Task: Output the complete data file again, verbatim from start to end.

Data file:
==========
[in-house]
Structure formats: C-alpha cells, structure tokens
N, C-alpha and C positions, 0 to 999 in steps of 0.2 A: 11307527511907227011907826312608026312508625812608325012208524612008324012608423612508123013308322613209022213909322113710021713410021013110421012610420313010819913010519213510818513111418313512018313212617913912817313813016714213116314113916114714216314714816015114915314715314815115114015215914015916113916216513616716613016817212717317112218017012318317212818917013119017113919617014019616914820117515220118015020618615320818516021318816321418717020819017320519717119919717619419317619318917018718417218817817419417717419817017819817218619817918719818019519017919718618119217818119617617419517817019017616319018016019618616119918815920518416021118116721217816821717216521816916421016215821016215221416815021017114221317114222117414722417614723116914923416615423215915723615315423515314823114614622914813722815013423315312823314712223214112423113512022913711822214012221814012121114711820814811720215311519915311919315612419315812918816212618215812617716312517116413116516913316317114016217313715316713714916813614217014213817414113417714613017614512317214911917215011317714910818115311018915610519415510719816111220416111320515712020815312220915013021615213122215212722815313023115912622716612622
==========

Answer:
[in-house]
Structure formats: C-alpha cells, structure tokens
N, C-alpha and C positions, 0 to 999 in steps of 0.2 A: 11307527511907227011907826312608026312508625812608325012208524612008324012608423612508123013308322613209022213909322113710021713410021013110421012610420313010819913010519213510818513111418313512018313212617913912817313813016714213116314113916114714216314714816015114915314715314815115114015215914015916113916216513616716613016817212717317112218017012318317212818917013119017113919617014019616914820117515220118015020618615320818516021318816321418717020819017320519717119919717619419317619318917018718417218817817419417717419817017819817218619817918719818019519017919718618119217818119617617419517817019017616319018016019618616119918815920518416021118116721217816821717216521816916421016215821016215221416815021017114221317114222117414722417614723116914923416615423215915723615315423515314823114614622914813722815013423315312823314712223214112423113512022913711822214012221814012121114711820814811720215311519915311919315612419315812918816212618215812617716312517116413116516913316317114016217313715316713714916813614217014213817414113417714613017614512317214911917215011317714910818115311018915610519415510719816111220416111320515712020815312220915013021615213122215212722815313023115912622716612622